Given the way the Raiders almost upset the visiting Chargers last week in their first game under interim head coach Tony Sparano, I tried to talk myself into picking winless Oakland to get the W this week. The Raiders clearly played with more intensity and better execution last week than we had seen in their first four games. But then I read Oakland hasn’t beaten a team with a winning record since Thanksgiving weekend of 2011, when the Raiders at home beat a 7-3 Bears team starting Caleb Hanie in place of the injured Jay Cutler. That victory lifted the Hue Jackson-coached Raiders to a 7-4 record and put them seemingly in great position to end the franchise’s long playoff-season drought. But Oakland went 1-4 the rest of the way, missed the postseason at 8-8, fired Jackson and has gone 9-33 overall since that win over the Bears. That’s why I’m picking the Cardinals to squeak one out, with Carson Palmer getting it done against his former employer.
Anybody else want to weigh in on whether or not DeMarco Murray is getting over-worked and will last the season? Have we missed anyone’s thoughts on that topic in recent weeks? Come to think of it, I don’t think Donald Trump or Oprah have taken a stand on the matter just yet, so this story still has legs, even if Murray’s might be getting worn down. It’s Week 7, people. Let’s let this one play out a little. The issue will likely settle itself one way or another. Dallas is winning with its Murray-centric formula, so let’s cut the Cowboys some slack and see where it goes. Counting Sunday, there are still 11 weeks remaining in the regular season. There’s plenty of time to re-visit the Murray debate on an endless loop once the World Series is over and November arrives.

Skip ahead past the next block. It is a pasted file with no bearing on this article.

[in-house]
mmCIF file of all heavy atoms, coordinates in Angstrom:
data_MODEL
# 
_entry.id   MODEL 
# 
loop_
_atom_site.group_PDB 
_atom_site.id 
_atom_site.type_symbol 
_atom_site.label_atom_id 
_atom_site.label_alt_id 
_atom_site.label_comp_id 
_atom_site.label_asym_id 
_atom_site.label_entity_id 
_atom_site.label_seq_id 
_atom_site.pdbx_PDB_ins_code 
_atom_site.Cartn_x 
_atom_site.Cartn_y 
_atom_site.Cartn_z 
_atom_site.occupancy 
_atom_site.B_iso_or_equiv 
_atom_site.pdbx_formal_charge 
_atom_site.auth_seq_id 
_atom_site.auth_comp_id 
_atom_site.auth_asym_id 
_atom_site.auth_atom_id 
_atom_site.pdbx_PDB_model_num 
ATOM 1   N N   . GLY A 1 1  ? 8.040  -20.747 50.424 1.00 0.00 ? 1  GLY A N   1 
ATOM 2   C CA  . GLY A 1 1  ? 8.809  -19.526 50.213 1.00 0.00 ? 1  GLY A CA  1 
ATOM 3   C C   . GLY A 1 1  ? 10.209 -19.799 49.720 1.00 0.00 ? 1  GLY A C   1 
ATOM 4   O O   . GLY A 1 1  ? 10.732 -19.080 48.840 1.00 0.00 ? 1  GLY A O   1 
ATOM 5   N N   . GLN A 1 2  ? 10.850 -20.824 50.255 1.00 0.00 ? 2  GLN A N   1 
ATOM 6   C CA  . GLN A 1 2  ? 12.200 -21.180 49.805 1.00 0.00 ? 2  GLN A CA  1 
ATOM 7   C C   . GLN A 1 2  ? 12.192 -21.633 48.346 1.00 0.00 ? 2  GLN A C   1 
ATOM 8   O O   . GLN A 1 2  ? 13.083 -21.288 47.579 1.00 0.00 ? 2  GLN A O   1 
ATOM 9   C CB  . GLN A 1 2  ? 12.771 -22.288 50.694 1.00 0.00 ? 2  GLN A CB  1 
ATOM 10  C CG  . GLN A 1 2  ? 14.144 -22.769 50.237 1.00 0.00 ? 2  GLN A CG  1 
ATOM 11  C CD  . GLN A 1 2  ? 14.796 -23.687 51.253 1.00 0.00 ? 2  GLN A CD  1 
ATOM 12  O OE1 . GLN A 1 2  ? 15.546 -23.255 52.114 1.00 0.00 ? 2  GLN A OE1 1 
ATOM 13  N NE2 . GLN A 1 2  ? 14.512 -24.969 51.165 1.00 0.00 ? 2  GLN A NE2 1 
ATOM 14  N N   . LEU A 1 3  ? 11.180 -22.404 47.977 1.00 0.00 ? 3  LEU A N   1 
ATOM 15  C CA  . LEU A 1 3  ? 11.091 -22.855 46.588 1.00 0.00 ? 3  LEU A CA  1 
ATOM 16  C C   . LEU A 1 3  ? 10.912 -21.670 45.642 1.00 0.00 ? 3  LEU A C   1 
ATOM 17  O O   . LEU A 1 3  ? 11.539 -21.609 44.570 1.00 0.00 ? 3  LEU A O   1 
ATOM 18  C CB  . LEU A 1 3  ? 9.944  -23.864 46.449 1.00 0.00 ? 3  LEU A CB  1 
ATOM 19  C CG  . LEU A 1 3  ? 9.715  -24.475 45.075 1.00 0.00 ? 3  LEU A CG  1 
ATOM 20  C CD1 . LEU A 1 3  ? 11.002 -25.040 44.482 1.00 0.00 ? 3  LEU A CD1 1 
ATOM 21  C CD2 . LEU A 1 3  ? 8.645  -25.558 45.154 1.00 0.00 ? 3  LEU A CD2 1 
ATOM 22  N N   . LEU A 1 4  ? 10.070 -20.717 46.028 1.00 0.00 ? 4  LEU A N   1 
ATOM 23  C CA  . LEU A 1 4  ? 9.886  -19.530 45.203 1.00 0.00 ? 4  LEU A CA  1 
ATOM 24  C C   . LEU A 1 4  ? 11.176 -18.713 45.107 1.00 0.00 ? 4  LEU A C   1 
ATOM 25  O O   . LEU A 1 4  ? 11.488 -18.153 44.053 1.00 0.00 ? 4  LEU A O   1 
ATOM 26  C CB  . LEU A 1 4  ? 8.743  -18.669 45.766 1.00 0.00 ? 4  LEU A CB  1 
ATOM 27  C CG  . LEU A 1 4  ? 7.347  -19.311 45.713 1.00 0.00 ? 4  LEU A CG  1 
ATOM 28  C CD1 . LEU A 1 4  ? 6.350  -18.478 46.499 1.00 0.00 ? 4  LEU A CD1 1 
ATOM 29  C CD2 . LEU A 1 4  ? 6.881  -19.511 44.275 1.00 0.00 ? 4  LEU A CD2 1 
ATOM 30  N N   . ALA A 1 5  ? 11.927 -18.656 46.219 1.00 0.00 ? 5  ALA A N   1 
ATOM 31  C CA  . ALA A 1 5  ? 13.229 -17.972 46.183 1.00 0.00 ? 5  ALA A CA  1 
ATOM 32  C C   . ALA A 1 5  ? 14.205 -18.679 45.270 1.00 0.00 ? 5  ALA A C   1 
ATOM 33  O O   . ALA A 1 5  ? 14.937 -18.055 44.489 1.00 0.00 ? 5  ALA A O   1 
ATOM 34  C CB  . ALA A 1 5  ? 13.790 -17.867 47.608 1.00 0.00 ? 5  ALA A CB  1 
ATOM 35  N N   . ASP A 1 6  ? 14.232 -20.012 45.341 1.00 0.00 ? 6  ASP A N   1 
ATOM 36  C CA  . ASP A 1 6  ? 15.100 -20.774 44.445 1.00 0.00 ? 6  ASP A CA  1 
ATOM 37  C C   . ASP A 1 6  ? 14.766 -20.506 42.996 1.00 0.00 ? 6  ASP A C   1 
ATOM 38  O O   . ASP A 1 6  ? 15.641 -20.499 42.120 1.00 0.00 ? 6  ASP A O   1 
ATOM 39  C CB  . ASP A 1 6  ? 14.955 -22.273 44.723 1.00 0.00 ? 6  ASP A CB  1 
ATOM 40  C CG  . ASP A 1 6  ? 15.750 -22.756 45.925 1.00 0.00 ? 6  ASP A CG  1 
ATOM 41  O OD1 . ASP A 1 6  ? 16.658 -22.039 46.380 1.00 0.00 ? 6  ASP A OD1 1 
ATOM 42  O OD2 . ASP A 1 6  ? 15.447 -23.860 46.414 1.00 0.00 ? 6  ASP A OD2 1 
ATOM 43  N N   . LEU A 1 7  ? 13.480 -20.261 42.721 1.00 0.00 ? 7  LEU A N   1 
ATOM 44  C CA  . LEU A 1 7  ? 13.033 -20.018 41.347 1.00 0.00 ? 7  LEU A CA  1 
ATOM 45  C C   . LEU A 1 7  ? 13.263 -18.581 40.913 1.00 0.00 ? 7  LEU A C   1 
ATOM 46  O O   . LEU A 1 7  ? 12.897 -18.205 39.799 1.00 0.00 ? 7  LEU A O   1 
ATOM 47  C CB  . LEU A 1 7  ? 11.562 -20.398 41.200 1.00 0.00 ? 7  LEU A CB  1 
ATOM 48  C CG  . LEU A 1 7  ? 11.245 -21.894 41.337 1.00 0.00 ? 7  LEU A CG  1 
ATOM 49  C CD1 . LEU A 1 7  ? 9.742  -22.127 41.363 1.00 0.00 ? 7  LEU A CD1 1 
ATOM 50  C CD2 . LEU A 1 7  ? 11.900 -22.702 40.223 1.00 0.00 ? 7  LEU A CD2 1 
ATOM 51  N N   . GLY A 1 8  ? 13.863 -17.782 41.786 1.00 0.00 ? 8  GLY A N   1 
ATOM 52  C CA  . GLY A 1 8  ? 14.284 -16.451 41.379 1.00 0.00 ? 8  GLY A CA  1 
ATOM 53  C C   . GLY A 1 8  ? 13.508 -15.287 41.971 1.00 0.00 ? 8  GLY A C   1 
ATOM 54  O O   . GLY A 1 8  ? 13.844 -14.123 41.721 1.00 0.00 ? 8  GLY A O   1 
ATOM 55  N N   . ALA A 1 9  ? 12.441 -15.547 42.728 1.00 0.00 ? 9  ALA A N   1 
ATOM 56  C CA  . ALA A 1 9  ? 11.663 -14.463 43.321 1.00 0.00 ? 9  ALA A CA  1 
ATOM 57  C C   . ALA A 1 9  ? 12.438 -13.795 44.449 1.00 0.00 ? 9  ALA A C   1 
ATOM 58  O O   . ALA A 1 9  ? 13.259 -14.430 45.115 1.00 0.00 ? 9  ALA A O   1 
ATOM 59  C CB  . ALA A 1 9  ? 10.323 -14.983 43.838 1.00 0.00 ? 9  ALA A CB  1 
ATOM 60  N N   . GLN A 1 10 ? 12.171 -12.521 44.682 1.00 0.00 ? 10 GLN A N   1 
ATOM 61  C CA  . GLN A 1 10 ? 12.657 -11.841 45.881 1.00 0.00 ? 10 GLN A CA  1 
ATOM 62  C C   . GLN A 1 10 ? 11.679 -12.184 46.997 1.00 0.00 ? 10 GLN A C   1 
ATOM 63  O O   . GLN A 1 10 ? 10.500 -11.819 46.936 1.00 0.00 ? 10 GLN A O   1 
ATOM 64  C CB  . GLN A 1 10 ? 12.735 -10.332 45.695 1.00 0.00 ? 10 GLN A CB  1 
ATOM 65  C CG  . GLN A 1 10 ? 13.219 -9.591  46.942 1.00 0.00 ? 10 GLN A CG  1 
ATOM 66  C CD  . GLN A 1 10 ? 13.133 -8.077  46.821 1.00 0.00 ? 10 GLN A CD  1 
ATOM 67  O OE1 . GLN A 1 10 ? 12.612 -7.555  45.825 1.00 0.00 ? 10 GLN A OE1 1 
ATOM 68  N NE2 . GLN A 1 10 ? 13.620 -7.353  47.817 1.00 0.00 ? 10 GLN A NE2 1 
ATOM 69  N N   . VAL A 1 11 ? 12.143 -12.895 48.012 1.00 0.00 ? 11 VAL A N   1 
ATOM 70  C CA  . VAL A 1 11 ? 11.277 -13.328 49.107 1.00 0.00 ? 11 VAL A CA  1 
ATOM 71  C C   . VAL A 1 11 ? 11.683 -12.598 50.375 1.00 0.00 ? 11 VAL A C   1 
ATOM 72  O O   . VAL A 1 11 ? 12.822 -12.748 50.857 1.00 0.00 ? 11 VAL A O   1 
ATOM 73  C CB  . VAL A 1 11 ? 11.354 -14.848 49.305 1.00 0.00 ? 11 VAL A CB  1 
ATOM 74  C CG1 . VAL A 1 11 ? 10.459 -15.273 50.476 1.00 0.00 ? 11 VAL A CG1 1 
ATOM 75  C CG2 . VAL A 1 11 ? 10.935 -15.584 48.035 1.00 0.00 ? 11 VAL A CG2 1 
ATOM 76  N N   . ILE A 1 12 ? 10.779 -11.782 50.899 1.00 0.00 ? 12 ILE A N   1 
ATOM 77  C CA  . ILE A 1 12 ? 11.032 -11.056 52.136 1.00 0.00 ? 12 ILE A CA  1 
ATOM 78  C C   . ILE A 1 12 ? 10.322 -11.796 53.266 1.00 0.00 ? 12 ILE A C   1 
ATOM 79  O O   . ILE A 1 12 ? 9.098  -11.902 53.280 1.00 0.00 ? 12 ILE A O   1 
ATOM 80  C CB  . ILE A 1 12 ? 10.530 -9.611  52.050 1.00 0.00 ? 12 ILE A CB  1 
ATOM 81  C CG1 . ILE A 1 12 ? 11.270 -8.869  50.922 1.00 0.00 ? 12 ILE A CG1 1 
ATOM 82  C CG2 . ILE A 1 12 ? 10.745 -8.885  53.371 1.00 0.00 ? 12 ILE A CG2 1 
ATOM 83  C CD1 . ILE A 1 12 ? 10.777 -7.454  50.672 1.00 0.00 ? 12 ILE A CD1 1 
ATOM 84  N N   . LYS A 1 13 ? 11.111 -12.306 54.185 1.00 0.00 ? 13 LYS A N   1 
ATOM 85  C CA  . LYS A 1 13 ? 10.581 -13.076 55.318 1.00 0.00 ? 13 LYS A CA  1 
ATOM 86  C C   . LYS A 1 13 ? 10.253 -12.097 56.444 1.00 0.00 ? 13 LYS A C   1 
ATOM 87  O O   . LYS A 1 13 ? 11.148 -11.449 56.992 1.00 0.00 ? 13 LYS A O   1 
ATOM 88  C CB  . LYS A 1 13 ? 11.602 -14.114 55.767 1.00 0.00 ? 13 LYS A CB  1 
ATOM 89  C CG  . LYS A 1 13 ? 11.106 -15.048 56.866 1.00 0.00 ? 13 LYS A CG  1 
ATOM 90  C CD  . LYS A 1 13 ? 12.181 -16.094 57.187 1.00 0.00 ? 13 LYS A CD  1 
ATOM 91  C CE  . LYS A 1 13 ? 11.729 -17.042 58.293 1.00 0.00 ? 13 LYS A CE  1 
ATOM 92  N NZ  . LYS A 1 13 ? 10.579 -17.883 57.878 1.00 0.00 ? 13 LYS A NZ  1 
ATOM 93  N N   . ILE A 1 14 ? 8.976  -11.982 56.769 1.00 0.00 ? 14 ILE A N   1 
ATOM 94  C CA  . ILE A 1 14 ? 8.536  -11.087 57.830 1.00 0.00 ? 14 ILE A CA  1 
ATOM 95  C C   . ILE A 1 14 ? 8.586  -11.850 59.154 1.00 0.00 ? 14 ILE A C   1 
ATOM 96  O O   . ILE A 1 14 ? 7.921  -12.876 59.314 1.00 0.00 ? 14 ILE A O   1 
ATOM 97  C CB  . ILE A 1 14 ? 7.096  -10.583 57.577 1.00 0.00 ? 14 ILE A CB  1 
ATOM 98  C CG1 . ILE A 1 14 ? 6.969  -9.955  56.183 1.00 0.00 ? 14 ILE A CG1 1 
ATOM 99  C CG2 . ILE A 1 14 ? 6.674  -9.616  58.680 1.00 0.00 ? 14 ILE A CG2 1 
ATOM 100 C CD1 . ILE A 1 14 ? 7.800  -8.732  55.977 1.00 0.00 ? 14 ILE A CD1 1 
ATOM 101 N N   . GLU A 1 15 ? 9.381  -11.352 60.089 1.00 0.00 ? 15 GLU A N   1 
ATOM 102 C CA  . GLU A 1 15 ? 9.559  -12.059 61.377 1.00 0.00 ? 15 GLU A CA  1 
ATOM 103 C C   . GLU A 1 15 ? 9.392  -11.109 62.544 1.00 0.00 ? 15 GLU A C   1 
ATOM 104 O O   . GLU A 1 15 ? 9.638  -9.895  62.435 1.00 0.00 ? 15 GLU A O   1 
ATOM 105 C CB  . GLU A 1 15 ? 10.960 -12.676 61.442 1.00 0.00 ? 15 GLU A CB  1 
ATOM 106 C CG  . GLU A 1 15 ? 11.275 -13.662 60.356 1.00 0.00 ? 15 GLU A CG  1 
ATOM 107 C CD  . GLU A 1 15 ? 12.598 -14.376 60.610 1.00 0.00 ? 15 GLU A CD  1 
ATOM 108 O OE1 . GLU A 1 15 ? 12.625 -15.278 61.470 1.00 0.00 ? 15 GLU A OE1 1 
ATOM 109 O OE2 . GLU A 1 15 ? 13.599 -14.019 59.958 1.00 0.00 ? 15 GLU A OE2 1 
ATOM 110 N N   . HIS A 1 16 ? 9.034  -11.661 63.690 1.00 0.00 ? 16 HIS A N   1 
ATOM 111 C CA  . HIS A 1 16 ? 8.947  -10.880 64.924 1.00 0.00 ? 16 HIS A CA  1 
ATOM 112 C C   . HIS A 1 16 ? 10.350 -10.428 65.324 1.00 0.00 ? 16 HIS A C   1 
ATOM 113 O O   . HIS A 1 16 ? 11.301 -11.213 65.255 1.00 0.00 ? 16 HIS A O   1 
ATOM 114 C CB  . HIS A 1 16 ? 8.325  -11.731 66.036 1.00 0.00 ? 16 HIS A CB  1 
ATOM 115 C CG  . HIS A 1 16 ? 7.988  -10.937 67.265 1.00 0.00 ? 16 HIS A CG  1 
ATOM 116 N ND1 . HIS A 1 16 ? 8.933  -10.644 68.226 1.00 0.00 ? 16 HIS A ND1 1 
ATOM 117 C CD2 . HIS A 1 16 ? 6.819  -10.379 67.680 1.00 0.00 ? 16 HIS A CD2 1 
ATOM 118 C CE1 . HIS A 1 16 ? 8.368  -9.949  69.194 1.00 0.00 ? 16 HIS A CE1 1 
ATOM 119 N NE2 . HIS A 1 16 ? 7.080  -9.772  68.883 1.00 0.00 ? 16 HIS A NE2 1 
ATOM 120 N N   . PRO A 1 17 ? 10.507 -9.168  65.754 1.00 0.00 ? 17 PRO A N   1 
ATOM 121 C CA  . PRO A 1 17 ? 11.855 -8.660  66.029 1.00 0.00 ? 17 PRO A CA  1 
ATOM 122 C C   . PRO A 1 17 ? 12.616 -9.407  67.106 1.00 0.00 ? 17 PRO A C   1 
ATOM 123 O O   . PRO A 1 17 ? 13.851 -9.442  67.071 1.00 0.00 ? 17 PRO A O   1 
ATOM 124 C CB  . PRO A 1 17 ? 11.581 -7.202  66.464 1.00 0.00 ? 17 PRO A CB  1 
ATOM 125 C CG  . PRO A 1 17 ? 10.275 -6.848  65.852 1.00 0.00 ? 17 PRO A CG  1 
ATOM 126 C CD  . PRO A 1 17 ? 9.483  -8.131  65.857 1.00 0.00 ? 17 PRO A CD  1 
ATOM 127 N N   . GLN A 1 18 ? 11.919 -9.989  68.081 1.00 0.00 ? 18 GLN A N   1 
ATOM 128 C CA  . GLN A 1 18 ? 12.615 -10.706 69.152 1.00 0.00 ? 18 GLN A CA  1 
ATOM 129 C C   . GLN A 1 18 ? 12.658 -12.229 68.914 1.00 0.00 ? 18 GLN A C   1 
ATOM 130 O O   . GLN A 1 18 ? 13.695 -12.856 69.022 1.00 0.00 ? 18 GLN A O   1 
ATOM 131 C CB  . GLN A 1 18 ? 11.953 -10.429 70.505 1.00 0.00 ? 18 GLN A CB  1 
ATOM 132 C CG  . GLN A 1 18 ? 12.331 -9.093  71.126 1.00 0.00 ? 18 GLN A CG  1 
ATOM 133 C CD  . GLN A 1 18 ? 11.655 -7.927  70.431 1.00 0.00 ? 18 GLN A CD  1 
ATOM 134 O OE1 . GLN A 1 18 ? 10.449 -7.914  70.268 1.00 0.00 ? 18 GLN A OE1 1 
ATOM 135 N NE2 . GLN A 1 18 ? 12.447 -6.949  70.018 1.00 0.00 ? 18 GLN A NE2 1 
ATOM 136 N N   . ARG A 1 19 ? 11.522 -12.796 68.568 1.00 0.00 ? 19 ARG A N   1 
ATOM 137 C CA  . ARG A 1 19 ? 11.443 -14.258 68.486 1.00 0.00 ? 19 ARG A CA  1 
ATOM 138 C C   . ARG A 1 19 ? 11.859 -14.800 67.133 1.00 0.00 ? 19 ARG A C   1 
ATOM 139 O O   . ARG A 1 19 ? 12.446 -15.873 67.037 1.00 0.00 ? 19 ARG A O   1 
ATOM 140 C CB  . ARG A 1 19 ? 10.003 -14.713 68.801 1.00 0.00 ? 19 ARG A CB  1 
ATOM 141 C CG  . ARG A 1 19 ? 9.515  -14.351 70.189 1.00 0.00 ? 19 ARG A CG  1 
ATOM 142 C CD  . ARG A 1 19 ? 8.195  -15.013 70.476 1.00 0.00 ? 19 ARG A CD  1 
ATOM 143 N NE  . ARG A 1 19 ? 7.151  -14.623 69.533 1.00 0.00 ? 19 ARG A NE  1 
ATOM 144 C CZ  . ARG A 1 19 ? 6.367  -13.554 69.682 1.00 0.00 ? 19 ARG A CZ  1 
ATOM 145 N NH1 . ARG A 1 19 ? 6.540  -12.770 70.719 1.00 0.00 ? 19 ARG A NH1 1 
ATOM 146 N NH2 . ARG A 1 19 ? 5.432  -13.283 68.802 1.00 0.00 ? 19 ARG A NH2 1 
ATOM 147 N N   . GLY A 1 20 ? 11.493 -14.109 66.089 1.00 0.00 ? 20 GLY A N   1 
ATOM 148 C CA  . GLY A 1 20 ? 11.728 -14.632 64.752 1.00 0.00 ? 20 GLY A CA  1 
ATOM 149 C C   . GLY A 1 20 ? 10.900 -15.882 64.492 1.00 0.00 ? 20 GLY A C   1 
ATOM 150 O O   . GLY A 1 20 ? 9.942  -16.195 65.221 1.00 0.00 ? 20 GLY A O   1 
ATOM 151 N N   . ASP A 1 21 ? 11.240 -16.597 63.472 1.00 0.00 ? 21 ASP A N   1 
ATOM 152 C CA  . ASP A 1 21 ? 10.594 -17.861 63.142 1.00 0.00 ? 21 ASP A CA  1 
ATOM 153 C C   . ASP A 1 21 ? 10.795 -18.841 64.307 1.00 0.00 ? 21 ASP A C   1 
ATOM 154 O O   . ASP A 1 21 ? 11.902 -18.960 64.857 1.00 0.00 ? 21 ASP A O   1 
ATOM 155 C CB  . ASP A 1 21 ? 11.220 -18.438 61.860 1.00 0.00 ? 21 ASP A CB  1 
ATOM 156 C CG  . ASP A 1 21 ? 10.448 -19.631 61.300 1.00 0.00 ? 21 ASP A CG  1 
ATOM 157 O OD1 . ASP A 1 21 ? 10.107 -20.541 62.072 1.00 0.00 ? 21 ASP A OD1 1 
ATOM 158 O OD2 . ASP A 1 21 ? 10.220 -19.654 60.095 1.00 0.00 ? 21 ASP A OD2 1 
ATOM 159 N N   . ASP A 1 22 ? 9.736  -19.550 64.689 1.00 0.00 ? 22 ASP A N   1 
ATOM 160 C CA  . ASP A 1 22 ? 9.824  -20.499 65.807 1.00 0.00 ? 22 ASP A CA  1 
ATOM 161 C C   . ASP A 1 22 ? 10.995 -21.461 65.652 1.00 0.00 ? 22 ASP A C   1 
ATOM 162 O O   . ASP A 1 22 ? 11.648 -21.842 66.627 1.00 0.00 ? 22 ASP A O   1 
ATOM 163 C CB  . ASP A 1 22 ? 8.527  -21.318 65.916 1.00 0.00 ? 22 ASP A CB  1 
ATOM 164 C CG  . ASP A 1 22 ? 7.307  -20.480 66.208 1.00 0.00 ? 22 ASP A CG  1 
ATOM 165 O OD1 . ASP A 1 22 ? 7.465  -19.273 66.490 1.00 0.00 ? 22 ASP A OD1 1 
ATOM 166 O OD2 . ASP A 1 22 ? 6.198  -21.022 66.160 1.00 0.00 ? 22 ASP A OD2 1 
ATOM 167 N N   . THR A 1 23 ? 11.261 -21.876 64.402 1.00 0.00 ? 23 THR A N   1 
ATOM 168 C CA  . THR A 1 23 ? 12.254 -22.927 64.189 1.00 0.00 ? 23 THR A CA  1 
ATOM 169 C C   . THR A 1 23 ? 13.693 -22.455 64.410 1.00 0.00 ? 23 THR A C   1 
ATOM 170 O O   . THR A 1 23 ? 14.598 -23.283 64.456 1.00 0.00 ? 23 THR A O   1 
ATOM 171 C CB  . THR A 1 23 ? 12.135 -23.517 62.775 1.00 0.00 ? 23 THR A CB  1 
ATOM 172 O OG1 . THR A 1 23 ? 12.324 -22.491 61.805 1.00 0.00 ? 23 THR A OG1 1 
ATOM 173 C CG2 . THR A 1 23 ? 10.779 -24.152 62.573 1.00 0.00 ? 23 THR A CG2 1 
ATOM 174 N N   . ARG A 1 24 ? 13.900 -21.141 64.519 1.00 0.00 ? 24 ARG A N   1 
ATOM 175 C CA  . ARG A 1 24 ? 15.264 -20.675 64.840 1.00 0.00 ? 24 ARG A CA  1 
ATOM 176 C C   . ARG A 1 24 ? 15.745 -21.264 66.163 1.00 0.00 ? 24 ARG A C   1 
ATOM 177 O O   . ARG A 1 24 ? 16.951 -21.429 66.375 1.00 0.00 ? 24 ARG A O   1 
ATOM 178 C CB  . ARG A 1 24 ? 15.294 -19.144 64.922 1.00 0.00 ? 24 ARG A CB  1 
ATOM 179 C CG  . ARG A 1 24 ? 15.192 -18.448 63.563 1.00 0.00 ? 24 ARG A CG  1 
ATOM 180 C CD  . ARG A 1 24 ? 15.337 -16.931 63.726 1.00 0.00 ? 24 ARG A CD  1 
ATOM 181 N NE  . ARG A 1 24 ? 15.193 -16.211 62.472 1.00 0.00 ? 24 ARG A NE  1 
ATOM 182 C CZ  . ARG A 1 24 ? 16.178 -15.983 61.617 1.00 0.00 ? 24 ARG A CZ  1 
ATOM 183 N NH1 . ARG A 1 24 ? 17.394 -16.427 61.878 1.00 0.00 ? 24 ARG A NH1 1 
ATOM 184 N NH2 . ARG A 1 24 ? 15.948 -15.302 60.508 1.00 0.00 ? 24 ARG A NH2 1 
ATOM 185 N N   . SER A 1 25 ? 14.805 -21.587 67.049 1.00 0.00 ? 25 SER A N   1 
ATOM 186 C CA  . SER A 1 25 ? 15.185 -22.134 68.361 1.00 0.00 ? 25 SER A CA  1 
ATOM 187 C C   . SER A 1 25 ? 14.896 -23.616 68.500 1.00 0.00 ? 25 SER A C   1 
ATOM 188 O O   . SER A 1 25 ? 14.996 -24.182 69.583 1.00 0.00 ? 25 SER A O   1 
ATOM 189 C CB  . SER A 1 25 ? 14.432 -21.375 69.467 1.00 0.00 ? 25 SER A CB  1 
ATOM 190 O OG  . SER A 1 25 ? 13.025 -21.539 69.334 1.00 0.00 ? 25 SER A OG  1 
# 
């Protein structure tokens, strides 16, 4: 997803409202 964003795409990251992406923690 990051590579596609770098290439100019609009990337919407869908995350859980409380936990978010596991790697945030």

The remarkable heft of Peyton Manning’s career statistical accomplishment speaks for itself. But sorry, NFL, there is little magic in some of the game’s most meaningful numbers. How many of us even knew Brett Favre retired (finally) with 508 career touchdown passes, just four years ago? The league’s career passing touchdown record is obviously significant, but here’s hoping the coverage and mid-game reaction to Manning’s quest for 509 is not ridiculously over-done. Favre hasn’t even held the mark long enough for it to feel like it carved out its place in the historical record. With three more touchdown passes, maybe this week against a tough 49ers defense, Manning deserves hearty applause, a moment of recognition and the ball for his trophy case. But then the game must quickly go on.
Monday, Oct. 20
Things are getting a bit testy in the Steel City, what with former Steelers like Hines Ward and Bill Cowher getting paid these days to critique the work of those who succeeded them in black and gold. And I loved Mike Tomlin’s "elevator music" line, but the reality is sometimes certain background noises can be really, really annoying. All I know is Pittsburgh will lower the volume with a win at home against the Texans. It’s not complicated. It’s Steelers win week. Pittsburgh this season has won in Weeks 1, 3 and 5, and lost in Weeks 2, 4 and 6. And that’s the way you get to a third consecutive 8-8 finish, football fans.